Stability can be broken down into two major factors: value stability and capability stability.

Value stability refers to the degree to which the values (and thus the benevolence) of the global agent will stay the same. In governments, succession of leadership positions can decrease value stability, especially in situations where leaders hold a lot of decision-making authority. For example, some totalitarian regimes of the 20th century collapsed in part due to values of the government shifting after the succession of the leader (Caplan 2008).[8]

Here are some ways that value stability of global agents could be changed:

  • The lifespan of leaders could be extended.
  • High-effectiveness surveillance or mind reading technologies could root out dissent from government leadership, increasing value stability (Rafferty 2020).
  • Stakeholders, or ”who has a say” in a democratic system, might change over time.
  • Genetic engineering could make leaders or other decision-makers more likely to be aligned with certain values.
  • Social engineering (through propaganda, surveillance, etc.) could make the values of society more aligned with the values of the government, increasing stability.
  • The government might explicitly allow for value change through, e.g., constitutional amendments or other mechanisms.
  • AI might substantially increase value stability, especially if it is difficult to modify the values of the AI (due to, e.g., its power).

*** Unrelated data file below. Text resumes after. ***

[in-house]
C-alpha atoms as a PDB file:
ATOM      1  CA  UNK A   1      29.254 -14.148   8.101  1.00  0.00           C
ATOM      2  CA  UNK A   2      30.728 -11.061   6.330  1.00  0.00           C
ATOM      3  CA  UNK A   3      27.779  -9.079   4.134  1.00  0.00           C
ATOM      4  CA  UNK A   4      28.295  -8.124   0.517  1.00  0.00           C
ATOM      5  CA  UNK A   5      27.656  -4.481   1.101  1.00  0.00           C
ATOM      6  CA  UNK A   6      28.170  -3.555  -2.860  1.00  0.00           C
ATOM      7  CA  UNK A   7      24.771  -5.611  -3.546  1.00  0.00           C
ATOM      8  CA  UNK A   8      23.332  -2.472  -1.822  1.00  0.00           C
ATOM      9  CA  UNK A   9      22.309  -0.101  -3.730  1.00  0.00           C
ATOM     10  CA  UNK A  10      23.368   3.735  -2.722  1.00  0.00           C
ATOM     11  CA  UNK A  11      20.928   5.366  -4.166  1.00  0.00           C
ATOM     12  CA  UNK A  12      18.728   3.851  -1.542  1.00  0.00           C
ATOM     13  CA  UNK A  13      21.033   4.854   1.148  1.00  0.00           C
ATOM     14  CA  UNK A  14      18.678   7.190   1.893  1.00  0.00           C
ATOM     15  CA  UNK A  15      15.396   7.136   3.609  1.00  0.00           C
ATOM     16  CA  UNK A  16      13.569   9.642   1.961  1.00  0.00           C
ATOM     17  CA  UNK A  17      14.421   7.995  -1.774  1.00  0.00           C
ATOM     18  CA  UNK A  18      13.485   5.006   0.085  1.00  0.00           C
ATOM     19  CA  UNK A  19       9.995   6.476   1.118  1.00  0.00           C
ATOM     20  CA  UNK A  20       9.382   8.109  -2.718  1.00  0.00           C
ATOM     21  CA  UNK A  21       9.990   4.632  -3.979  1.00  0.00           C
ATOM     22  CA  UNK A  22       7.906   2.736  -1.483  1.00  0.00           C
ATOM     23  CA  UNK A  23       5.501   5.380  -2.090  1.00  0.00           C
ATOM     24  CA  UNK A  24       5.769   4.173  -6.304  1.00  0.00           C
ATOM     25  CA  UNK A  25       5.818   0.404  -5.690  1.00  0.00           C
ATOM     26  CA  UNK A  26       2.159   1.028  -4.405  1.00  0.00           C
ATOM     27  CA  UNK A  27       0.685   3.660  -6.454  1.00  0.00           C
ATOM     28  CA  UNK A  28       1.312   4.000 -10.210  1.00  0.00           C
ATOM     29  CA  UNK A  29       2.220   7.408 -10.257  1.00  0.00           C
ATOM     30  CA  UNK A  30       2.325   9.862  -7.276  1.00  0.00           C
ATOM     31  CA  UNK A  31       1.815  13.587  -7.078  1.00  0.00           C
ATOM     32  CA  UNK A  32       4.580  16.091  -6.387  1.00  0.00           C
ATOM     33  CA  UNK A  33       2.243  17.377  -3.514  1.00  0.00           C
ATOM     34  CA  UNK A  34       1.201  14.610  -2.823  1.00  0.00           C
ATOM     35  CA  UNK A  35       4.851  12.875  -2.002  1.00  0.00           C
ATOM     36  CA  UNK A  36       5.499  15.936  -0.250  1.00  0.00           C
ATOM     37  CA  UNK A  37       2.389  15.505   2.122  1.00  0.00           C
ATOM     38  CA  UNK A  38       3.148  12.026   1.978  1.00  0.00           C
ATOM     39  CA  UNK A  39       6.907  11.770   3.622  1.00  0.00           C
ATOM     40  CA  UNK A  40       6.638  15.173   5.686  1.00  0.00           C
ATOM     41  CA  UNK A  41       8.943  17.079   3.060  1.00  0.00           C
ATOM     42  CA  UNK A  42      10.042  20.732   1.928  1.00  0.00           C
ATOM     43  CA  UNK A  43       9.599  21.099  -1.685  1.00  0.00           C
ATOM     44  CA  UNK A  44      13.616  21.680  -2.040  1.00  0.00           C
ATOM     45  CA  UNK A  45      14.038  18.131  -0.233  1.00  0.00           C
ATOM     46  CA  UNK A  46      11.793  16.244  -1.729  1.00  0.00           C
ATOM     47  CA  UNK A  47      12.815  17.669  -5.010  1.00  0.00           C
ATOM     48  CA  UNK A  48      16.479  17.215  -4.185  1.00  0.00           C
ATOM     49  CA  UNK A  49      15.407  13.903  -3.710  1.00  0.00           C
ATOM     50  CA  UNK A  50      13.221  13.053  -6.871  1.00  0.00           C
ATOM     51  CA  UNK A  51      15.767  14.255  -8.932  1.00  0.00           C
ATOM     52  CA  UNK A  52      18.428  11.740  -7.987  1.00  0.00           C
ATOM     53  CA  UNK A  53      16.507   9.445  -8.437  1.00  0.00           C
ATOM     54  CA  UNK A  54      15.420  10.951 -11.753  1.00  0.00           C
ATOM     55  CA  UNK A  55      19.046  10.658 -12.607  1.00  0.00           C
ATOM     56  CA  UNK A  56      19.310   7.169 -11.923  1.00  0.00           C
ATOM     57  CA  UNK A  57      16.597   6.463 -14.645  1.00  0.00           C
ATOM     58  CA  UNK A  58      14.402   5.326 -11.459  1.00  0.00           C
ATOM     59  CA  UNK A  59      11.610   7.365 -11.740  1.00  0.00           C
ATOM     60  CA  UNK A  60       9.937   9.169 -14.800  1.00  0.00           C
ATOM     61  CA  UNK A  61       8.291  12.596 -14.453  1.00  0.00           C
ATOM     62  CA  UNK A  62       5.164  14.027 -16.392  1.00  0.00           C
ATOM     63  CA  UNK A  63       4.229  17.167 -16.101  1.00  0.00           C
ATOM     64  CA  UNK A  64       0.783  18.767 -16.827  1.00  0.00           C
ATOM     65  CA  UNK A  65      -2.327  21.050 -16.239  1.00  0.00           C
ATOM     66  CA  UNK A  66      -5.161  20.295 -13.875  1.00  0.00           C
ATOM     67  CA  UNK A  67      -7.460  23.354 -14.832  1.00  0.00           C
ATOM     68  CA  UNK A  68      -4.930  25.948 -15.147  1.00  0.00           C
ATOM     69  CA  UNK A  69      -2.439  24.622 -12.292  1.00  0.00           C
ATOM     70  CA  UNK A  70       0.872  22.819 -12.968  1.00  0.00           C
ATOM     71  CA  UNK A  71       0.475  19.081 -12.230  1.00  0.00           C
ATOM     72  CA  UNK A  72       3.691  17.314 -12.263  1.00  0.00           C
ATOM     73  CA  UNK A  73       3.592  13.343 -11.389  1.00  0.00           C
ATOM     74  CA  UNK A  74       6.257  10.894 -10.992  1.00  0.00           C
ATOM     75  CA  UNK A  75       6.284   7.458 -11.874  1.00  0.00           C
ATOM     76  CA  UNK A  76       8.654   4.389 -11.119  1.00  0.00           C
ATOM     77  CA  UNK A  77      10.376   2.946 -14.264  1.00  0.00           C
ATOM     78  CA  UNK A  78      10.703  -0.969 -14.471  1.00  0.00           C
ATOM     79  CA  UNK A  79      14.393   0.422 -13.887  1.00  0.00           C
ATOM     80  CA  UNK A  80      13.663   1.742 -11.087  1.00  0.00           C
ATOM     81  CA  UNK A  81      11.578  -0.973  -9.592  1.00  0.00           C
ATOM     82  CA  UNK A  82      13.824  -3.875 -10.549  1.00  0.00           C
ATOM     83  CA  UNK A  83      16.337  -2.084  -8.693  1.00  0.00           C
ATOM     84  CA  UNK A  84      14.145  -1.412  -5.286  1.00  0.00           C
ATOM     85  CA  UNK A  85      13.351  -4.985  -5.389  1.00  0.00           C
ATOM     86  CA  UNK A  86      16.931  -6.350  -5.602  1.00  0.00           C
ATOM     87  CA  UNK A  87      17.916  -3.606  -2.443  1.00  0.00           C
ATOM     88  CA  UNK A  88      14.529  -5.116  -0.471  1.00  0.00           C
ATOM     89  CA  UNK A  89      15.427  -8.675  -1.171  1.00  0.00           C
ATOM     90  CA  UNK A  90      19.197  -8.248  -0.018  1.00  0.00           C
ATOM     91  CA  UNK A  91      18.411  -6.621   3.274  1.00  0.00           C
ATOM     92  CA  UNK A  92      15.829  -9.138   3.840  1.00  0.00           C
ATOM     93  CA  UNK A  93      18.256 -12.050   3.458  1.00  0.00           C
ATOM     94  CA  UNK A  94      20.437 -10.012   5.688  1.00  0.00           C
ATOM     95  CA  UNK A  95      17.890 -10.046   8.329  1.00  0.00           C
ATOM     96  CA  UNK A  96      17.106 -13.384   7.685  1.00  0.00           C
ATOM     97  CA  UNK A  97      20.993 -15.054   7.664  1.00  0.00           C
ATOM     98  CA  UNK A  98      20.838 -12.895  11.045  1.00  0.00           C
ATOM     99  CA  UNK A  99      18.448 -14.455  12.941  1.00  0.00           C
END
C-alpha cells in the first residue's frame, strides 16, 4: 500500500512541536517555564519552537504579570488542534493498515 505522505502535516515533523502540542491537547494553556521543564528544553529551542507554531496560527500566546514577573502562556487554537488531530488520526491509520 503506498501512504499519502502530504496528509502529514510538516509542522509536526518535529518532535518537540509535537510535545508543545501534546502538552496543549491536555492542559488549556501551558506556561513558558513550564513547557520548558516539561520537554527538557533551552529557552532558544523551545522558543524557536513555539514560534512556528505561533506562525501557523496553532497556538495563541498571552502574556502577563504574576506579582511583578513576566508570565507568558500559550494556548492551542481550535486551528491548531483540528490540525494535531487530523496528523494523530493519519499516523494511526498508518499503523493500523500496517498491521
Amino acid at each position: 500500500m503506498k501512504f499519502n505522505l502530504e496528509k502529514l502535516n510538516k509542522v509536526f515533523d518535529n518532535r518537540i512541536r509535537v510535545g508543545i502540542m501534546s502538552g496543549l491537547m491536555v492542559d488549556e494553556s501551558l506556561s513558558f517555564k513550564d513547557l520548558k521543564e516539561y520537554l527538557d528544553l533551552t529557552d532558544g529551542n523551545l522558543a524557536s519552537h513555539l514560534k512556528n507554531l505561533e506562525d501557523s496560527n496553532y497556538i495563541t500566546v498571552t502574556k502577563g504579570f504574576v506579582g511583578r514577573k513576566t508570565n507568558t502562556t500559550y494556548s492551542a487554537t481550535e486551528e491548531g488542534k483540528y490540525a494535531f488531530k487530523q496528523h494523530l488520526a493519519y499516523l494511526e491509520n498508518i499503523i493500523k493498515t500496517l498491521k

• Competition (e.g., competition between parts of government, individuals in government, corporations) might cause value erosion over the long term due to evolutionary dynamics (Bostrom 2004).[9]

Capability stability refers to the extent to which the global agent is likely to keep its capabilities (power + competence) at or above its current levels.

  • A government that increases extinction risk has lower stability, as it is more likely to be destroyed.
  • A government that prevents competing governments, coups, or rebellions from gaining power has higher stability.
  • A federalist world government that allows for regional governments to take back power or exit the federation has lower stability.

In general, I think the types of instability that are most relevant to a global agent’s long-term future impact are changes in values or complete losses of capability (i.e. collapse).

There are many cases that don’t fall neatly into either value stability or capability stability[10], but this breakup still seems useful.

Scope

Scope refers to both the proportion of civilization under the global agent’s authority or control and the extent of that control. Perhaps a more informal way of understanding scope is “to what extent should we consider the global agent to be a singleton?” or “how close is the global agent to having total control of civilization?”

Scope is an important characteristic to consider due to the unique considerations of singleton scenarios (compared to multipolar scenarios). For example:

  • A singleton might be more stable than a global agent in a multipolar scenario due to having no competition.
  • Multipolar dynamics lead to evolutionary pressure, which can cause value drift.

Additionally, we might have different moral intuitions about the value of situations in which a singleton rules civilization and situations where a global agent controls most, but not all, of civilization. For example, compare the following two scenarios:

  1. All of the value of the future is lost to a singleton with values orthogonal to humans[11]

  2. 5% of the value of the future is captured by an aligned global agent (while the other 95% is captured by an agent that produces no moral value)

Intuitively, the second situation is vastly preferable to the first situation. This might be a reason to reduce the scope of agents that are not sufficiently benevolent.[12]

Analysis of characteristics